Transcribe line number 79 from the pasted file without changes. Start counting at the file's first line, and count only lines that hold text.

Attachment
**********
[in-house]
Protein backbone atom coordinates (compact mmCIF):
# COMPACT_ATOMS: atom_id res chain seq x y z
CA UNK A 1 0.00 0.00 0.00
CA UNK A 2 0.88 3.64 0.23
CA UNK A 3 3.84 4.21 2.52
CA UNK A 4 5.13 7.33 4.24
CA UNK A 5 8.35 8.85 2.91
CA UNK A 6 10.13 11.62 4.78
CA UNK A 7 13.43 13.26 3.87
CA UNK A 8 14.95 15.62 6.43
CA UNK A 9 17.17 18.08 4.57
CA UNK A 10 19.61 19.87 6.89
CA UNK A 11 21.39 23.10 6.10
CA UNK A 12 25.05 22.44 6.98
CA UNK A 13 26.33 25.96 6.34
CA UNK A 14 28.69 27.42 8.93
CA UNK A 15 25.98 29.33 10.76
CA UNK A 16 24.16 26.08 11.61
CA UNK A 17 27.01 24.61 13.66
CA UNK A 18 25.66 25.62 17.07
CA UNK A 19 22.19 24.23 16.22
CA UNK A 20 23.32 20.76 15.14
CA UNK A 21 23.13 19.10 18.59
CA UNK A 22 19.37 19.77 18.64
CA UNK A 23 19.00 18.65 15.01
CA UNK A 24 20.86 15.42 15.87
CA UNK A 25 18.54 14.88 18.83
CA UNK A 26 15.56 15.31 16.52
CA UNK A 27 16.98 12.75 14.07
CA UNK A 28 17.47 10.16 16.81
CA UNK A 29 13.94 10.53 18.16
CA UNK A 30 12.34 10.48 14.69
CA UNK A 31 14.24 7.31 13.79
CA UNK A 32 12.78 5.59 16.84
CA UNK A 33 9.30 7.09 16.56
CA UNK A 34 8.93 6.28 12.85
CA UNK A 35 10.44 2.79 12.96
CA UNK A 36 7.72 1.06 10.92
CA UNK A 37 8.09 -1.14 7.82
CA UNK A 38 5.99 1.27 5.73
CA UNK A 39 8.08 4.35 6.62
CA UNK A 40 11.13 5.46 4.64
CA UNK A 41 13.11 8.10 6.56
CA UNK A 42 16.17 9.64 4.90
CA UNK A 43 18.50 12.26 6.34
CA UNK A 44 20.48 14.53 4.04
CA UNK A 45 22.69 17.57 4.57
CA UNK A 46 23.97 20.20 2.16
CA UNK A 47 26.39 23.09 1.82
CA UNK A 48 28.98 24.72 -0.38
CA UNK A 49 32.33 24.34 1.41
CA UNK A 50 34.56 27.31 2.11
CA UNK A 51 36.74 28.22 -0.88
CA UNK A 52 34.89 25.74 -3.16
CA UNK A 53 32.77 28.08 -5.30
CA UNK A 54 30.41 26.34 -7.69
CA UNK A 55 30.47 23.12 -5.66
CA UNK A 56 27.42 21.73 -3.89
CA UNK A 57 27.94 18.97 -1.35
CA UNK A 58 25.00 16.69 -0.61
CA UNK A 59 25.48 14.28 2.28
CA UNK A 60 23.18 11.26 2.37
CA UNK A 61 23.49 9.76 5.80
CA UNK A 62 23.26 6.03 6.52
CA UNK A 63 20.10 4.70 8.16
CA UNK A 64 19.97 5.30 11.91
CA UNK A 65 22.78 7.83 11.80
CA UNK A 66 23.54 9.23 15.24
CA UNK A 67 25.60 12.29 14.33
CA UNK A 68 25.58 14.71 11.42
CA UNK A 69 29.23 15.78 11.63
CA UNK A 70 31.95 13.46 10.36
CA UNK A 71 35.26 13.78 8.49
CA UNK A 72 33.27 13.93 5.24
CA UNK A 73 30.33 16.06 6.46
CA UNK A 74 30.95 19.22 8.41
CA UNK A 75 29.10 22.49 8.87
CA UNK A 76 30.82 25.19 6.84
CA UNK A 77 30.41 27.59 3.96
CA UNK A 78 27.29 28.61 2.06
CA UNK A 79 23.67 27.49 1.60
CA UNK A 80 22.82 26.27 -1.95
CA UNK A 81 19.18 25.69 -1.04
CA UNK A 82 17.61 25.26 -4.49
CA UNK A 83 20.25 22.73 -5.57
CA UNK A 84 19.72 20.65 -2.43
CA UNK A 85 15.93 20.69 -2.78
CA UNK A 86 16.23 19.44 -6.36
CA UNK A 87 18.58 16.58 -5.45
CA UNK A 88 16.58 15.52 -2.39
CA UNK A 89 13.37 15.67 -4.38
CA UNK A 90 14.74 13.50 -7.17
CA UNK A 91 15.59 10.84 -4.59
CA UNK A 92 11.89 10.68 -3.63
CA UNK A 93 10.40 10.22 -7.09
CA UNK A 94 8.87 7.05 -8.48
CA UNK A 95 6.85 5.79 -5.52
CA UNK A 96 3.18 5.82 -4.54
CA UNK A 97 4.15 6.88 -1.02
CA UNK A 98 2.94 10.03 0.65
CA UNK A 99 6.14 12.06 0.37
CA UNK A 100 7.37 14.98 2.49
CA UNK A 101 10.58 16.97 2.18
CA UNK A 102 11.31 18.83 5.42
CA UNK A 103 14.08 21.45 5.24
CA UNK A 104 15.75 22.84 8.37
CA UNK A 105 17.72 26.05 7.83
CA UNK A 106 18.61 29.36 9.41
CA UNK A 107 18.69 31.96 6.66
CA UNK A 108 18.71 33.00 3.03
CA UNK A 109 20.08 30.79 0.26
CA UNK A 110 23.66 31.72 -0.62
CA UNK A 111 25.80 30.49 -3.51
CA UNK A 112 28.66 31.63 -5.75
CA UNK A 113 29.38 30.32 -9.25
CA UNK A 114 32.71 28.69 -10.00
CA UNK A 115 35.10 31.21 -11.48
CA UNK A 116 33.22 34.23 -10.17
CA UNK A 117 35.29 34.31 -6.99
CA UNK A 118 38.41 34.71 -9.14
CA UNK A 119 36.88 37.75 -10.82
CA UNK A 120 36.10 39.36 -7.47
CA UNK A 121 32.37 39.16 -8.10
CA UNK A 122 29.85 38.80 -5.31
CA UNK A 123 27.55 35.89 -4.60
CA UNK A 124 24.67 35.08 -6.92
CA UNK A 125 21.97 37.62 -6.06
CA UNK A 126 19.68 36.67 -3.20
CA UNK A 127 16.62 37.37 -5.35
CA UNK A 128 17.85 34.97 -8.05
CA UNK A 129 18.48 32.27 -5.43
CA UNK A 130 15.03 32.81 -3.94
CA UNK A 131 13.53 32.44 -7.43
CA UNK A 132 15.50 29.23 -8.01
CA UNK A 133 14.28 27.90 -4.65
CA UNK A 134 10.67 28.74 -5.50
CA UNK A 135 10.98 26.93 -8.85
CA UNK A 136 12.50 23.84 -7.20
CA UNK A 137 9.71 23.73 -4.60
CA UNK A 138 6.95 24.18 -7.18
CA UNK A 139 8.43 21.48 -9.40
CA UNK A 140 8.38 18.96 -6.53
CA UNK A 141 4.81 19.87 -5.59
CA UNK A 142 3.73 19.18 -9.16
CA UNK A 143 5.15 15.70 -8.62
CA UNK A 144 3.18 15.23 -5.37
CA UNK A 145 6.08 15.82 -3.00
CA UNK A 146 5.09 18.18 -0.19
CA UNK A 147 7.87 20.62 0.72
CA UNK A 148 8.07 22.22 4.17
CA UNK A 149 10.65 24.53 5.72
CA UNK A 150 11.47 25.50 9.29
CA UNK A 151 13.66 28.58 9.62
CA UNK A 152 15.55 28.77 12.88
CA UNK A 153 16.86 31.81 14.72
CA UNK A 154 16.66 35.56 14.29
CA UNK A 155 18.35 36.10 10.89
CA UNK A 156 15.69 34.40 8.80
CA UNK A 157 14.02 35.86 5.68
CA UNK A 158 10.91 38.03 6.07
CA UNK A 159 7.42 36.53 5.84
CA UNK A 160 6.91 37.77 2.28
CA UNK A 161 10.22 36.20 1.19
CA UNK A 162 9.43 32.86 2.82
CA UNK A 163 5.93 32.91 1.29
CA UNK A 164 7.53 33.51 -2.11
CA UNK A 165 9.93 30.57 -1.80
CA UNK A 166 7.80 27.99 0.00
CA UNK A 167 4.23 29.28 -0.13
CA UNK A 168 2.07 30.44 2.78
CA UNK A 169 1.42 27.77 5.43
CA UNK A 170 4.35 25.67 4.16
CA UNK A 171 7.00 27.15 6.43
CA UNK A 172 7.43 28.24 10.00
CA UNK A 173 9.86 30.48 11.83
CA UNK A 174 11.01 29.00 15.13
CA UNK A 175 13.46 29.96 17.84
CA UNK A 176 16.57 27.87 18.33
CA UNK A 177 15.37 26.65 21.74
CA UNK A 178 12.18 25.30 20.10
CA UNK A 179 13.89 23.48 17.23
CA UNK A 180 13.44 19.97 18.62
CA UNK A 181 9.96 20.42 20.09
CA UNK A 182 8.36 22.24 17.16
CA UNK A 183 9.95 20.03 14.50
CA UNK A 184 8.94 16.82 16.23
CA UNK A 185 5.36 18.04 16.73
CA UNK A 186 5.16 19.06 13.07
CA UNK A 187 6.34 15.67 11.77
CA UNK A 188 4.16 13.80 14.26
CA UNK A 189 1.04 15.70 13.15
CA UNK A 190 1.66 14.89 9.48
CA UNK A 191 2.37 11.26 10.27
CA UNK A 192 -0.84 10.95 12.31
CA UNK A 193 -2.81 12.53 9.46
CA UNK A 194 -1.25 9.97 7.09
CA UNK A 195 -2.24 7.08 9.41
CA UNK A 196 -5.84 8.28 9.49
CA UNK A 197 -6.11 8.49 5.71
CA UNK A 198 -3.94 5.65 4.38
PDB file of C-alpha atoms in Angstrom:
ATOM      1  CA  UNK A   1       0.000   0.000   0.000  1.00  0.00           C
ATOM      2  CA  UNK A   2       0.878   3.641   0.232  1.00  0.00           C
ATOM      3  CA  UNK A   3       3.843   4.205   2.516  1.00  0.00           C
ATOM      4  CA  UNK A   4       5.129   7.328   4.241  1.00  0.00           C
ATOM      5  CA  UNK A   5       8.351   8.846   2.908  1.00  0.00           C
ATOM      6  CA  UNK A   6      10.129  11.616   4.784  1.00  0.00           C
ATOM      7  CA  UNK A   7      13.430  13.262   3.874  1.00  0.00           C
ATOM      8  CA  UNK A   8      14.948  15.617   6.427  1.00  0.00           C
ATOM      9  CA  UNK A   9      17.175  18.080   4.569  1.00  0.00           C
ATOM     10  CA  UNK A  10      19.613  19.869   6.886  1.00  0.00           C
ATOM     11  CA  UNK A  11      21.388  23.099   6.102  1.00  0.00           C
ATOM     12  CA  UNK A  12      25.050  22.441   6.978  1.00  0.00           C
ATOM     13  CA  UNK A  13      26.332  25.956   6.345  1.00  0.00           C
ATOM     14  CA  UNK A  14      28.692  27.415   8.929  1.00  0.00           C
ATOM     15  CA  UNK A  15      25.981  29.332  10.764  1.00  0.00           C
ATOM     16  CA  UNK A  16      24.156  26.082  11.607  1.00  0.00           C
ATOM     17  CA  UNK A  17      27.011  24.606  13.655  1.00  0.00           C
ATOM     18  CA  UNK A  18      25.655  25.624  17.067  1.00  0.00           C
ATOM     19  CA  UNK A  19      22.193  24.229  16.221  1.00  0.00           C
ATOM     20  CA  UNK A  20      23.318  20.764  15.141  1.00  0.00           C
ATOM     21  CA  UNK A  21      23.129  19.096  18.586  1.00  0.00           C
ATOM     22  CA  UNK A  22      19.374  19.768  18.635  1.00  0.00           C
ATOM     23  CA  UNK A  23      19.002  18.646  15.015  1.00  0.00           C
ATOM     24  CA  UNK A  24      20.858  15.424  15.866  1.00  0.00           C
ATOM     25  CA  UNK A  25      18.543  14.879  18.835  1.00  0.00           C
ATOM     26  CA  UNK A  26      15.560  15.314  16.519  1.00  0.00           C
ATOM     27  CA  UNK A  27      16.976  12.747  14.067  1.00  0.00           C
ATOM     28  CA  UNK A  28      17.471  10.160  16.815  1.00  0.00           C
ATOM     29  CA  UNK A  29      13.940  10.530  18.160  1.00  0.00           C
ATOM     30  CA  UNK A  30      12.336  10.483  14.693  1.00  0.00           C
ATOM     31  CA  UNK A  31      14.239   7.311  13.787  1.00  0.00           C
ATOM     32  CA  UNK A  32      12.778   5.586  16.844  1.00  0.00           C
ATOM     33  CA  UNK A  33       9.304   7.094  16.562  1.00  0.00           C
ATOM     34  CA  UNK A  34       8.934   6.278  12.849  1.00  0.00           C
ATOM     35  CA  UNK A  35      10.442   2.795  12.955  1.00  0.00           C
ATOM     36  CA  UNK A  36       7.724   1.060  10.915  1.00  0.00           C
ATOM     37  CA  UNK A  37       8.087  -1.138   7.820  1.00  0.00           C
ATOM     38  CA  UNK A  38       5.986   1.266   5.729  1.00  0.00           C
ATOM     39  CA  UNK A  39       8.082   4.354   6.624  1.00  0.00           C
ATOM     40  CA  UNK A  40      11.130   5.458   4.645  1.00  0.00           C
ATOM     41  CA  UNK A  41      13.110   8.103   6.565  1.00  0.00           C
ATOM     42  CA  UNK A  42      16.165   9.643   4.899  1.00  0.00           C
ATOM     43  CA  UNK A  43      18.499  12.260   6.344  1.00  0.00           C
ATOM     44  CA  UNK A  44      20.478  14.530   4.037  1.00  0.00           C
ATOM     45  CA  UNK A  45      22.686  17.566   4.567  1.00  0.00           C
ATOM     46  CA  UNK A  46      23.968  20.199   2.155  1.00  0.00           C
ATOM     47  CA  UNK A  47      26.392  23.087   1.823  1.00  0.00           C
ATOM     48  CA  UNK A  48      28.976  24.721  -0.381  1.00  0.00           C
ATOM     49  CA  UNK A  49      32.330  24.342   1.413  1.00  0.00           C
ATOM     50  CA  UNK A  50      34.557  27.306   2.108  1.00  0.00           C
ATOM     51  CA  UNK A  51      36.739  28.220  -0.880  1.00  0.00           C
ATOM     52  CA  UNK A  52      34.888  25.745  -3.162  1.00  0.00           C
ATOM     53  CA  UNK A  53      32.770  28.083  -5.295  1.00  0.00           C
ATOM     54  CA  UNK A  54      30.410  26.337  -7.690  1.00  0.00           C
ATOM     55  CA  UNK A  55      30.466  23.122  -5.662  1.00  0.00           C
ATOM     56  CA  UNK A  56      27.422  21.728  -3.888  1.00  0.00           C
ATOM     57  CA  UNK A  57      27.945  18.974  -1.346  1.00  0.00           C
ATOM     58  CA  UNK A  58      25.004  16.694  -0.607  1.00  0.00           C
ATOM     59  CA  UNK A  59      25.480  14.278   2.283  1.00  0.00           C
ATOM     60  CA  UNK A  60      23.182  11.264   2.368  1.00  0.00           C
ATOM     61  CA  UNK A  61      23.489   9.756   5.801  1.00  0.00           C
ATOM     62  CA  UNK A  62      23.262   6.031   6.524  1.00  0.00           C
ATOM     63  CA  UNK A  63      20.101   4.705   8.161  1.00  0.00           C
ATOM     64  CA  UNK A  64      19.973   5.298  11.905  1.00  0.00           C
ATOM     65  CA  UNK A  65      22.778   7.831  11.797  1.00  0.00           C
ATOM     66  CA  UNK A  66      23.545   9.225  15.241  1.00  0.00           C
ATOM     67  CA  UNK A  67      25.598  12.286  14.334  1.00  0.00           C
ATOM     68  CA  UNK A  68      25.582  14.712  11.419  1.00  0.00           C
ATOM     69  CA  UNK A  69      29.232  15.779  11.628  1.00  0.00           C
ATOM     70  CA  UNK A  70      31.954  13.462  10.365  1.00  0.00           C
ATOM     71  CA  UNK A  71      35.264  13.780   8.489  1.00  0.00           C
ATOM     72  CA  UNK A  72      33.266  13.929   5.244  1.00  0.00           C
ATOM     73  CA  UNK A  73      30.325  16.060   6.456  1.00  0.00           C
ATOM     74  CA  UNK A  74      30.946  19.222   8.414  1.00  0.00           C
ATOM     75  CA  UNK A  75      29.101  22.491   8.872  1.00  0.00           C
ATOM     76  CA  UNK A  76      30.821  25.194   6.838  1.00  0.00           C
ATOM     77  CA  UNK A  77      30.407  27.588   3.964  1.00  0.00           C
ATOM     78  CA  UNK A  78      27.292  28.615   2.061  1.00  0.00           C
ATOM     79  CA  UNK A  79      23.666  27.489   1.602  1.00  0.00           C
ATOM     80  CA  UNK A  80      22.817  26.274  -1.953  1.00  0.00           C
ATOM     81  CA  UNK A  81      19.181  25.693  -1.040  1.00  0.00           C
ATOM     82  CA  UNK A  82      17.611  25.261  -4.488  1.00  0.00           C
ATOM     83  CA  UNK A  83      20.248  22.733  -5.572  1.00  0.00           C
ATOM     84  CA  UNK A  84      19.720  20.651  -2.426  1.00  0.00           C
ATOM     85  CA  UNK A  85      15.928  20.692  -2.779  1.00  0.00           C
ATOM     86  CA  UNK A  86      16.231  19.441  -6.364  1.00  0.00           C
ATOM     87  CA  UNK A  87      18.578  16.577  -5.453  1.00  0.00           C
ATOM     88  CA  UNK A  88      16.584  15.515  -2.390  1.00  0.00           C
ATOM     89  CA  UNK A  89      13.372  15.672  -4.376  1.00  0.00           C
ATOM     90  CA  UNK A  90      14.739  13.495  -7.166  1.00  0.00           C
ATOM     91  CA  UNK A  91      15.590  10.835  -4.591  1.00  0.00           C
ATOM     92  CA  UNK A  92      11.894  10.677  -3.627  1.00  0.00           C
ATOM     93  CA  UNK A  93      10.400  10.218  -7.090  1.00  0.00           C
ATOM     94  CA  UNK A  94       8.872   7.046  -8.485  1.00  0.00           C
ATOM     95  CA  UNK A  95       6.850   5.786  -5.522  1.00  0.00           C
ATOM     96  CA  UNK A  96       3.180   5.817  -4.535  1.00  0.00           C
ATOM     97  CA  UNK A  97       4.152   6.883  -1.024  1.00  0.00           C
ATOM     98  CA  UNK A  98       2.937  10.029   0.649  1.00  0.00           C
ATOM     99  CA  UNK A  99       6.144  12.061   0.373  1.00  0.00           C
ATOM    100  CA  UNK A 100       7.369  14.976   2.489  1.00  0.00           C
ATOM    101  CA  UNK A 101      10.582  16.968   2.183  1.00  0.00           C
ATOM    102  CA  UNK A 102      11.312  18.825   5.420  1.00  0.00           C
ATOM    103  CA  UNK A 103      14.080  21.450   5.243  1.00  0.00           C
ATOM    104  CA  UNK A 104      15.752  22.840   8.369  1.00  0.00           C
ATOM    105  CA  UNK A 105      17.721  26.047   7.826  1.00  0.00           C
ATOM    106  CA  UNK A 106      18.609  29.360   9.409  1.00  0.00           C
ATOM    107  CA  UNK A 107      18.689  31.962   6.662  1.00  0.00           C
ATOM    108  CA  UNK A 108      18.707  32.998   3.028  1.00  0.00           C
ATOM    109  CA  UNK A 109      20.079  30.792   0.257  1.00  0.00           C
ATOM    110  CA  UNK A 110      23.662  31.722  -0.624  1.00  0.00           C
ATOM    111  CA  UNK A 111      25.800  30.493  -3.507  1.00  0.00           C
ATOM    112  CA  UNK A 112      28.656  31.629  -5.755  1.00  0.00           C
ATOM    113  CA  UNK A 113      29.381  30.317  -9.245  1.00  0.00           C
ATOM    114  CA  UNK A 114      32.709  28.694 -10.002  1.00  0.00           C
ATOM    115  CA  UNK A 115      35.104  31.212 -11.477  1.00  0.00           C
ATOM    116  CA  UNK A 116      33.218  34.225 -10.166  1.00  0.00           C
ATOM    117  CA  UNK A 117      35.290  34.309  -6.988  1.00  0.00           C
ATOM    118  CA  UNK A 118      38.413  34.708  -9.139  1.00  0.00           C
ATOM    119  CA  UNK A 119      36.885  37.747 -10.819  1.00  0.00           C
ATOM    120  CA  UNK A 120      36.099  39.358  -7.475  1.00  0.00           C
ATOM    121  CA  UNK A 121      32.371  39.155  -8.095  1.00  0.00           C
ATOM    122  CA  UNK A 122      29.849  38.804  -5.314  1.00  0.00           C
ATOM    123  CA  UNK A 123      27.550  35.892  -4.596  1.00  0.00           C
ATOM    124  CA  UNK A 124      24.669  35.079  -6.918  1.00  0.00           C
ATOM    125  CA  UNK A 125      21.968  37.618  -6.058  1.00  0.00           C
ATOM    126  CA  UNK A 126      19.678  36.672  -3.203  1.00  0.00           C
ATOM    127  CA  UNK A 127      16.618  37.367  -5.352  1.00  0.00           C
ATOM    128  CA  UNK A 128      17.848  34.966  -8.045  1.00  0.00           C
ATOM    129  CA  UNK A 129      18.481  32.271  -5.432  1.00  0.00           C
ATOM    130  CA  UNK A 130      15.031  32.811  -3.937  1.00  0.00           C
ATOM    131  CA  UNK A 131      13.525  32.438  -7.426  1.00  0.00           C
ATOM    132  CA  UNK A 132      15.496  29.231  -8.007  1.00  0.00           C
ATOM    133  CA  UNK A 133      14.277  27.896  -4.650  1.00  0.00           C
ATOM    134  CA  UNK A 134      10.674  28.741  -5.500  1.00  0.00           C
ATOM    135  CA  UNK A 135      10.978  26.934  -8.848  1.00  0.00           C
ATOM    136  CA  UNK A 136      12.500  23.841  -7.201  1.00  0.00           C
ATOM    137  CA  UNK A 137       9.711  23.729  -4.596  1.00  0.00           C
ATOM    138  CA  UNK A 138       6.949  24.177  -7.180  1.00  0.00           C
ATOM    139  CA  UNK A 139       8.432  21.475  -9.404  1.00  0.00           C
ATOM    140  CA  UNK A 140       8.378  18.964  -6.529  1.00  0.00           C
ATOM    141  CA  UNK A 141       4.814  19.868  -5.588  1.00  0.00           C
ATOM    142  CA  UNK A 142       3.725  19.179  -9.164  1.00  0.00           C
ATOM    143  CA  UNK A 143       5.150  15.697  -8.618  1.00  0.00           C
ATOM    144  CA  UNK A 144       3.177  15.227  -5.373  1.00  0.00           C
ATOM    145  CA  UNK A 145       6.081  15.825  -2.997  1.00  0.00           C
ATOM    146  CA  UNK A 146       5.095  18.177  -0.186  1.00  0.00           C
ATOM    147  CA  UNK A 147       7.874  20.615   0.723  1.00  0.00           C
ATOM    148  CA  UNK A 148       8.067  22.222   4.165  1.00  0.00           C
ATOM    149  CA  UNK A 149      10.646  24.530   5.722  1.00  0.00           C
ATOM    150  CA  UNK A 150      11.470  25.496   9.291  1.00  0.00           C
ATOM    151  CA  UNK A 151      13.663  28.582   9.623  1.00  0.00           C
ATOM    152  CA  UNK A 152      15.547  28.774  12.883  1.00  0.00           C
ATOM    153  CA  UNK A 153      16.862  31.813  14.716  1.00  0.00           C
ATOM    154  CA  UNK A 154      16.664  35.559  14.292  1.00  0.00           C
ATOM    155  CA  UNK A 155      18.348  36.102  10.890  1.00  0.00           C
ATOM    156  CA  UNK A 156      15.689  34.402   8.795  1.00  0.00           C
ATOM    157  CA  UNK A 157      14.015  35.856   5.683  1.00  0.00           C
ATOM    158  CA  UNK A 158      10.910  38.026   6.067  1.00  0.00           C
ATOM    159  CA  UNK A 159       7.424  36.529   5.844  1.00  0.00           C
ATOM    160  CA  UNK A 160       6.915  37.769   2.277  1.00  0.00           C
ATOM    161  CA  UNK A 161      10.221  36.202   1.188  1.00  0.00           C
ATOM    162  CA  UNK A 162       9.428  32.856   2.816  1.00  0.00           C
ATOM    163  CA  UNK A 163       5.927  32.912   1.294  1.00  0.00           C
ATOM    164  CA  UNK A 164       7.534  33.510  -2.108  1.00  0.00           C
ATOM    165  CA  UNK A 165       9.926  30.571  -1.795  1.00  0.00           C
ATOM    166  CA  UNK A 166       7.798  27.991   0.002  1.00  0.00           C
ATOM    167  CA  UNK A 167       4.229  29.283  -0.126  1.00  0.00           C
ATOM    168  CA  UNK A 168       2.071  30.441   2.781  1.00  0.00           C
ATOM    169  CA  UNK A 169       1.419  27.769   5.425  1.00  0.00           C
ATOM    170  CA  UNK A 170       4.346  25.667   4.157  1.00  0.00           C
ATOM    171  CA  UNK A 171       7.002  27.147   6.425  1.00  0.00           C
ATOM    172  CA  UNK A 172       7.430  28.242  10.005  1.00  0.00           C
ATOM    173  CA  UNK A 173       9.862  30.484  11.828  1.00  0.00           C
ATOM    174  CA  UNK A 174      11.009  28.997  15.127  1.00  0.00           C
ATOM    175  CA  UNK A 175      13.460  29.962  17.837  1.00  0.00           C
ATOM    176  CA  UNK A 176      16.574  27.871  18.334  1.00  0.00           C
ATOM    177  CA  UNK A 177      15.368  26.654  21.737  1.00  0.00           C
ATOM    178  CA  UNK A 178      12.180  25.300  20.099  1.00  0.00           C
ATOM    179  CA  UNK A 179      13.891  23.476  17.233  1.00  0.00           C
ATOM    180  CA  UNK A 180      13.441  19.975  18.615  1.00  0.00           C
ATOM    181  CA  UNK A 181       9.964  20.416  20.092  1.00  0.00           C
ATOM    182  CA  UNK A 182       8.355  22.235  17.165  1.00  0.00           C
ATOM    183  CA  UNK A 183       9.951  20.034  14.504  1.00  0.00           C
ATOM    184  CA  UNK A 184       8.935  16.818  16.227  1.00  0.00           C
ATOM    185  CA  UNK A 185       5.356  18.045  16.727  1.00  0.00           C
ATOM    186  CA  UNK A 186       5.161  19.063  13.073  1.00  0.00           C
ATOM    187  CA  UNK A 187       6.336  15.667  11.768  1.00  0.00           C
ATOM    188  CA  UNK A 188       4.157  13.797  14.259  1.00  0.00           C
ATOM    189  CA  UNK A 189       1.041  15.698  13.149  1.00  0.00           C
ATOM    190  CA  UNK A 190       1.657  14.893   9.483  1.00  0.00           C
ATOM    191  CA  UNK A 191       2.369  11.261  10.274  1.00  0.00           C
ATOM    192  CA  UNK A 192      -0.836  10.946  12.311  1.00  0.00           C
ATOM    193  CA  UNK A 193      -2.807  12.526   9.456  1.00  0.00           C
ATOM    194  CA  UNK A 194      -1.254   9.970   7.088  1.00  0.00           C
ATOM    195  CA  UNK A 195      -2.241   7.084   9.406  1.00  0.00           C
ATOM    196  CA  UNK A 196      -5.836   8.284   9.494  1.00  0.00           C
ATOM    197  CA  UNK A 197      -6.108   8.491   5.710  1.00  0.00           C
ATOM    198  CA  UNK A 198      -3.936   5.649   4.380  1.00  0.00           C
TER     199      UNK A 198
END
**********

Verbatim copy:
CA UNK A 76 30.82 25.19 6.84